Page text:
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Assessment and management of the severely polytraumatized small animal patient

Authors

  • Dennis T. (Tim) Crowe Jr. DVM, DACVS, DACVECC, EMT-II, GCFF

    1. From the Veterinary Surgery, Emergency, and Critical Care Consulting, Bogart, GA, the All Pets Emergency and Referral Center, Inc., Alpharetta, GA, the Institute of Critical Care Medicine, Rancho Mirage, CA, the Integrated Health Technologies, Inc., Carson City, NV, Oconee County Fire Department, Station 7, Bogart, GA, the Oconee County First Responder Medical Rescue Unit, Watkinsville, GA.
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Address correspondence and reprint requests to:
Dr. Dennis T. (Tim) Crowe, Jr., DVM, 2435 Clotfelter Road, Bogart, GA 30622.
E-mail: crowehome@aol.com

Abstract

Objective: To review the current recommendations for the care of the seriously injured polytraumatized small animal patient, including team organization and facility readiness; scene assessment and care; transport; and hospital assessment and care.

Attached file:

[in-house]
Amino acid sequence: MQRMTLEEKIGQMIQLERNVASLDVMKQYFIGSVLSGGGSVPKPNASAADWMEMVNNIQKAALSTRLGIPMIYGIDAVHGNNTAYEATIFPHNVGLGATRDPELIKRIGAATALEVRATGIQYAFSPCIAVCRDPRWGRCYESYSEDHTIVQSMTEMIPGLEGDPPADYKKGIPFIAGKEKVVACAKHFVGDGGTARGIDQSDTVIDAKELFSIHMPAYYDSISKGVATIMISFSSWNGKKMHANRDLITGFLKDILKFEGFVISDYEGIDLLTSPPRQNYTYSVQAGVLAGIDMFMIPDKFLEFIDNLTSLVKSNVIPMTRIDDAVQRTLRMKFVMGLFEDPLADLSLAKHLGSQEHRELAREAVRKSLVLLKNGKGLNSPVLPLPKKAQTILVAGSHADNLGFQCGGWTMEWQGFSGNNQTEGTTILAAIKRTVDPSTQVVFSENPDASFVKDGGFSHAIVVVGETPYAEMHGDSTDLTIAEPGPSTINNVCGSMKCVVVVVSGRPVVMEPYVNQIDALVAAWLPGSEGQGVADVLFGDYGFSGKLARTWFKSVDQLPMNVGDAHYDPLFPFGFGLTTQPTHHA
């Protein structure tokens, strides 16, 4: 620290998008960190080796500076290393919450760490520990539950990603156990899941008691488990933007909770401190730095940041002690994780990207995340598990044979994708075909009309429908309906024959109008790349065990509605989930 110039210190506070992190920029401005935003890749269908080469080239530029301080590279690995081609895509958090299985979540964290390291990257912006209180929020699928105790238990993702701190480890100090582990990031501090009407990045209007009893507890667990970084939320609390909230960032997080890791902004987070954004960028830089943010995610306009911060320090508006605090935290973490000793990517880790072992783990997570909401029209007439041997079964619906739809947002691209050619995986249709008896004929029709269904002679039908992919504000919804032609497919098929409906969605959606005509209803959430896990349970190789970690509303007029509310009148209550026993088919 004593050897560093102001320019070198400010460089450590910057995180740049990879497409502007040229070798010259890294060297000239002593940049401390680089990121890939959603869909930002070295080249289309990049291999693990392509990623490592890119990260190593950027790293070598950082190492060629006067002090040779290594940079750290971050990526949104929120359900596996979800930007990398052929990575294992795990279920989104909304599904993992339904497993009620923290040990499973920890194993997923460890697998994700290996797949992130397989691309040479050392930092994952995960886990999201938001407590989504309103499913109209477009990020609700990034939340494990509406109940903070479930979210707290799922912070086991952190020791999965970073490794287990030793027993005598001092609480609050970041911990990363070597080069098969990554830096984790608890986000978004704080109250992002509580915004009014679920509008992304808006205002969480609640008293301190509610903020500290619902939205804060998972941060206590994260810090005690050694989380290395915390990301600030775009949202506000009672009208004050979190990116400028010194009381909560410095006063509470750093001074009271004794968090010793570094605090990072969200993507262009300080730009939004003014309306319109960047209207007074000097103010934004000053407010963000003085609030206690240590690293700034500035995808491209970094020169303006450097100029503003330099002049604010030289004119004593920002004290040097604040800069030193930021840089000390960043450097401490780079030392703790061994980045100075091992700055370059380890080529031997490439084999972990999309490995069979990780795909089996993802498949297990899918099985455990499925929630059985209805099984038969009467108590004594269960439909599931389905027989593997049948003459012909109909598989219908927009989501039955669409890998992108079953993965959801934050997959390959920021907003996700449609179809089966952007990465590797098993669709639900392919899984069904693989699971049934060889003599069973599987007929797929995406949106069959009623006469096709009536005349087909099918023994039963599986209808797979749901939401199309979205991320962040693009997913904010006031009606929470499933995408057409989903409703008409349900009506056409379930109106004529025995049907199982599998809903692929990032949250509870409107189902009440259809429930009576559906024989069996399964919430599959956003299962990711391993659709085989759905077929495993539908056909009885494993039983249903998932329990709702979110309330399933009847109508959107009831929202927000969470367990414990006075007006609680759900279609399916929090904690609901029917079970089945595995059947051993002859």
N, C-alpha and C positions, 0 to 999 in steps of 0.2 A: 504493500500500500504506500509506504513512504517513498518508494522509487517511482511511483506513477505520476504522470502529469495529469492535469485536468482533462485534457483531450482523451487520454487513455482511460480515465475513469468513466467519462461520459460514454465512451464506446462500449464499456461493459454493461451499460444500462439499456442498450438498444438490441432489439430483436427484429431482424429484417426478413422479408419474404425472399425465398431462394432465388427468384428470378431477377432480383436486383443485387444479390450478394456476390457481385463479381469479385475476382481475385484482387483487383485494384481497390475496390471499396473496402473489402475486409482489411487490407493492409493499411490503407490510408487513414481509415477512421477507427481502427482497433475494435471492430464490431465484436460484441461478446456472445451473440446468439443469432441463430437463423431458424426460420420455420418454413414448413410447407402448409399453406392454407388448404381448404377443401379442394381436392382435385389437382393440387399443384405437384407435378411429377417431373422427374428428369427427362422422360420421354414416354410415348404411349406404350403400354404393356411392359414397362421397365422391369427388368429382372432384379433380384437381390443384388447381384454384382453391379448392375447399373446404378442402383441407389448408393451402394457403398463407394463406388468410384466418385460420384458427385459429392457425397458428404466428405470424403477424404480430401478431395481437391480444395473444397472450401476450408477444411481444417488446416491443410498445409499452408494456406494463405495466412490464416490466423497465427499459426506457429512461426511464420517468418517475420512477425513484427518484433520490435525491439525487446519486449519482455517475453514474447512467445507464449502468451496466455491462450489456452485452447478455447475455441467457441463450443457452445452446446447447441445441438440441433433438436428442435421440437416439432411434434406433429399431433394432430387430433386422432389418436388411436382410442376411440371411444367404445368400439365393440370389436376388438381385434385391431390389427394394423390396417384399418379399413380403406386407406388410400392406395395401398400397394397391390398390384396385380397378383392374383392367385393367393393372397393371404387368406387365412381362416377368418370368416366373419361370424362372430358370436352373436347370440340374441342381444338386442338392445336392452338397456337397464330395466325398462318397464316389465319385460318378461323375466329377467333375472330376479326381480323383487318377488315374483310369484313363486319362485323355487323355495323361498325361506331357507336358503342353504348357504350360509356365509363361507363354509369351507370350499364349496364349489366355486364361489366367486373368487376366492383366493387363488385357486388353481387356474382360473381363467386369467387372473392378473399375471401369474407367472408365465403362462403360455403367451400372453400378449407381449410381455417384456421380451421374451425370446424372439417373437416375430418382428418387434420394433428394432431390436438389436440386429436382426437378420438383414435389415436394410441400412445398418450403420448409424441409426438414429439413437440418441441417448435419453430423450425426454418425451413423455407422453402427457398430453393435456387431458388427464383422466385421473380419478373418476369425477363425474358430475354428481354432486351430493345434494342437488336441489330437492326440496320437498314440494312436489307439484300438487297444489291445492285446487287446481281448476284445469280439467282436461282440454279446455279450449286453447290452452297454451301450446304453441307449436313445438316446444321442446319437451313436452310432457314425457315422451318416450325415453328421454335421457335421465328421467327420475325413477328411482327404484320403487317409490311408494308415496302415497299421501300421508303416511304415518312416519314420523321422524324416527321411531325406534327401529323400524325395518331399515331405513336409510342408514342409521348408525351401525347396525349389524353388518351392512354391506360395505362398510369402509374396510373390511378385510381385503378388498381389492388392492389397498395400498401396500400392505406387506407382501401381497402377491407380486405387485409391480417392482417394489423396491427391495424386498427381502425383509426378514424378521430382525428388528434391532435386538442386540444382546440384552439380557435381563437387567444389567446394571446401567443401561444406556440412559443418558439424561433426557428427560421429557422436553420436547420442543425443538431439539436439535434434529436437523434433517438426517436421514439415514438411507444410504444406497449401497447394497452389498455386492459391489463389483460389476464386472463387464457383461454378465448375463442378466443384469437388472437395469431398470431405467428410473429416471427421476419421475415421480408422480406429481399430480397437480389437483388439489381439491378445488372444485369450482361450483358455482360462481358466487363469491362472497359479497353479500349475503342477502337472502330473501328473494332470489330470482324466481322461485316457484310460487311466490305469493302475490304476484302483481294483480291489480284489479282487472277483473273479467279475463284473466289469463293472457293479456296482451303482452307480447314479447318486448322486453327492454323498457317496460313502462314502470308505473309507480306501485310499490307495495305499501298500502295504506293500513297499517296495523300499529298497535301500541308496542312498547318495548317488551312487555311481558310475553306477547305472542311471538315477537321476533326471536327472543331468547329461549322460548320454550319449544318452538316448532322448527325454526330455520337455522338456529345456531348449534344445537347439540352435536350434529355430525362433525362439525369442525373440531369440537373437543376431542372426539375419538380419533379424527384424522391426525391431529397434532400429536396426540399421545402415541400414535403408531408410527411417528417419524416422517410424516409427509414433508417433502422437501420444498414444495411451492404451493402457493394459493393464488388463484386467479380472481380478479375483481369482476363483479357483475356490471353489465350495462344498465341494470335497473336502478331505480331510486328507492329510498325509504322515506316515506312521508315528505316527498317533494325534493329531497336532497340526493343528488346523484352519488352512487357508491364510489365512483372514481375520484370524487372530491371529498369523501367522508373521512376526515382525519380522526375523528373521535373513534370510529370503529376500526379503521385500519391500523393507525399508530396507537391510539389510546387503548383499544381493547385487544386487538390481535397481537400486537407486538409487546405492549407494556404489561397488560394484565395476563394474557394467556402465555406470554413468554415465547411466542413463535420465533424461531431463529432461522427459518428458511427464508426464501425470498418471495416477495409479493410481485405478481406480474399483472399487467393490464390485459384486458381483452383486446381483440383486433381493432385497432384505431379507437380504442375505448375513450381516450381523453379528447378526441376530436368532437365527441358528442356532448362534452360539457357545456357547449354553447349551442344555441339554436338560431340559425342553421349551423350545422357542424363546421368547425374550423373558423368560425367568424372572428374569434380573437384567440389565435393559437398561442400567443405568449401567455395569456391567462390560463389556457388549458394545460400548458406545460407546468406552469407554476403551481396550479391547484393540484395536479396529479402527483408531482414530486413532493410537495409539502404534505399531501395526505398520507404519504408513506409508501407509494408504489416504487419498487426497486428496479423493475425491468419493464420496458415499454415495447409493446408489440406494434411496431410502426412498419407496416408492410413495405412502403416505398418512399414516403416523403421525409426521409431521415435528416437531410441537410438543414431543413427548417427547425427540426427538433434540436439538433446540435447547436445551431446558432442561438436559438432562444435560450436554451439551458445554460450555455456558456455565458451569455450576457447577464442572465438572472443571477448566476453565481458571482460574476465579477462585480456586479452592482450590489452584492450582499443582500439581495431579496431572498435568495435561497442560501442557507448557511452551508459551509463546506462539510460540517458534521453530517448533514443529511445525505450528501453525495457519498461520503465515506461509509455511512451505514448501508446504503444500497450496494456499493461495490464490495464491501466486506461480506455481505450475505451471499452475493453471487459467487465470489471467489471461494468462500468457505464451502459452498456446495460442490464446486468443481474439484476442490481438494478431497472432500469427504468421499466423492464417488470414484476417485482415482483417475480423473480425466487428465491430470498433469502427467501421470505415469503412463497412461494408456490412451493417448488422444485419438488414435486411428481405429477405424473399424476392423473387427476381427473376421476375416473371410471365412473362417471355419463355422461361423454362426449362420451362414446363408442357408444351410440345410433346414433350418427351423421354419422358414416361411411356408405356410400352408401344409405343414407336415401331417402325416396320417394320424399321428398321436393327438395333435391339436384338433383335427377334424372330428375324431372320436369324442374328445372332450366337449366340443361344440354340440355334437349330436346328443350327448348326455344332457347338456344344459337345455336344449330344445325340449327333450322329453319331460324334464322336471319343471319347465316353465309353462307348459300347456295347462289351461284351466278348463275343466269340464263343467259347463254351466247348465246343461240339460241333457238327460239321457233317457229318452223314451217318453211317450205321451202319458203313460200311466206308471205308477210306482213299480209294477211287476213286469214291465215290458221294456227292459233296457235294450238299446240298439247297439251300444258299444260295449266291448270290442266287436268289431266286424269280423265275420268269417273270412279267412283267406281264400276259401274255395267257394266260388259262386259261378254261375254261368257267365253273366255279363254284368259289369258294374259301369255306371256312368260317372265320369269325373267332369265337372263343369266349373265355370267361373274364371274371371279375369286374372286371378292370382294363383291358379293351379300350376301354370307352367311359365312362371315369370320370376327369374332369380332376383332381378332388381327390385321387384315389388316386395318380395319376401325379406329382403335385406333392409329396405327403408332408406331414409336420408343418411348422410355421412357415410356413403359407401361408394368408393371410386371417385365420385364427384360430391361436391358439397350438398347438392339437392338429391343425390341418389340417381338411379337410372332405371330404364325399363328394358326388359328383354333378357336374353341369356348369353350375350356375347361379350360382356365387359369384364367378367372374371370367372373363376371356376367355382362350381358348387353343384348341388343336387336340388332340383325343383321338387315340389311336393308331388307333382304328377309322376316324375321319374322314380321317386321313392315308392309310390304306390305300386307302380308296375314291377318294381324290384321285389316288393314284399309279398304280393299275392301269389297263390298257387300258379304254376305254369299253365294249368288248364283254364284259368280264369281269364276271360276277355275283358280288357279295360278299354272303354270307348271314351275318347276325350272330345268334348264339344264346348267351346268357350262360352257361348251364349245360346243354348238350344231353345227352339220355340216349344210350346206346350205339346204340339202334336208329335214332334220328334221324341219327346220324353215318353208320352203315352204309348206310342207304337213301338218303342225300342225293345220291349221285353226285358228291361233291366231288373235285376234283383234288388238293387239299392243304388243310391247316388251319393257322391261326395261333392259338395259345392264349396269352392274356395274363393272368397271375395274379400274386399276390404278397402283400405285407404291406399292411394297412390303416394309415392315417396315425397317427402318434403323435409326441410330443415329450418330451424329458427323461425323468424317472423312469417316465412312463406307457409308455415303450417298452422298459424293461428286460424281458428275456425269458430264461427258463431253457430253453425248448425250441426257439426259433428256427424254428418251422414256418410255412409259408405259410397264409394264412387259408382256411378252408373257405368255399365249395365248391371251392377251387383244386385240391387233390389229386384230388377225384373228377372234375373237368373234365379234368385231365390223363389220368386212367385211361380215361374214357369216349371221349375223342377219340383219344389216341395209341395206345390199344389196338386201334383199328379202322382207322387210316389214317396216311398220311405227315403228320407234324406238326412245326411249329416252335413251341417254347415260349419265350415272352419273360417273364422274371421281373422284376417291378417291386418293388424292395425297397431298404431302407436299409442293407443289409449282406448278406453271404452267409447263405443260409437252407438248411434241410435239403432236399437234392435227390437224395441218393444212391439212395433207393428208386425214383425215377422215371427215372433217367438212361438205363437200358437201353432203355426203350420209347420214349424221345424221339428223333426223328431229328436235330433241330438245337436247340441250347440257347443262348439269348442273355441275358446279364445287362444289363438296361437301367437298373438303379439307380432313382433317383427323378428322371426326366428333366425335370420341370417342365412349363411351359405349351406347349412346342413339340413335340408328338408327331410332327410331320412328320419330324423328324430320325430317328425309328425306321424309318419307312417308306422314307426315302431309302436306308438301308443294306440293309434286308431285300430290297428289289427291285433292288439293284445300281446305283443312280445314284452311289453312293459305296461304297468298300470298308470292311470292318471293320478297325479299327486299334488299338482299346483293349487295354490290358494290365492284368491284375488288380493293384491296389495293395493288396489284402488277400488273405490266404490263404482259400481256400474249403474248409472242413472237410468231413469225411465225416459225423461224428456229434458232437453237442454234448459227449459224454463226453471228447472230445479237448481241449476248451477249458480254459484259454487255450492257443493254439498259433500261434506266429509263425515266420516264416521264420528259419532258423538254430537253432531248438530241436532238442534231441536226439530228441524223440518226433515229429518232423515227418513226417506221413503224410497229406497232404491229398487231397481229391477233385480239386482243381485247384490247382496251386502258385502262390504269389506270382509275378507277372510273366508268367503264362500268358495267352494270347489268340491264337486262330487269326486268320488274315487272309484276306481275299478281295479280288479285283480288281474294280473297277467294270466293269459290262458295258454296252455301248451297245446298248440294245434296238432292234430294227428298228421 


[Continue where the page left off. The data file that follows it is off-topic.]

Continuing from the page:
Data sources: Original research articles, scientific reviews, book chapters, and clinical experience.

Human data synthesis: The care of the seriously injured patient is demanding and requires adequate preparation, rapid access to organized resources and equipment, and skilled personnel. Second in urgency only to stabilization of the airway and breathing is shock. In many, surgical intervention to provide improved and continued stability is required. Evidence is provided by data published comparing survival for humans with high injury scores being cared for at level I trauma centers compared with small rural hospitals. Personal experience as a member of an emergency medical team in the care of multiple injured human patients in both level I trauma centers and small hospitals is also used in this review.

Veterinary data synthesis: Publications reporting large clinical series of seriously injured dogs and cats are minimal. Experimental animal models of shock caused by blood loss and the study of various organ injuries and their management are numerous. These and 35 years of the author's experience in managing severely injured dogs and cats (estimated to be >750) is also used in this review for generation of guidelines.

Conclusions: Guidelines for care of severe multiple injury patients are presented and are recommended to be used in clinical veterinary medical practice to improve outcome.

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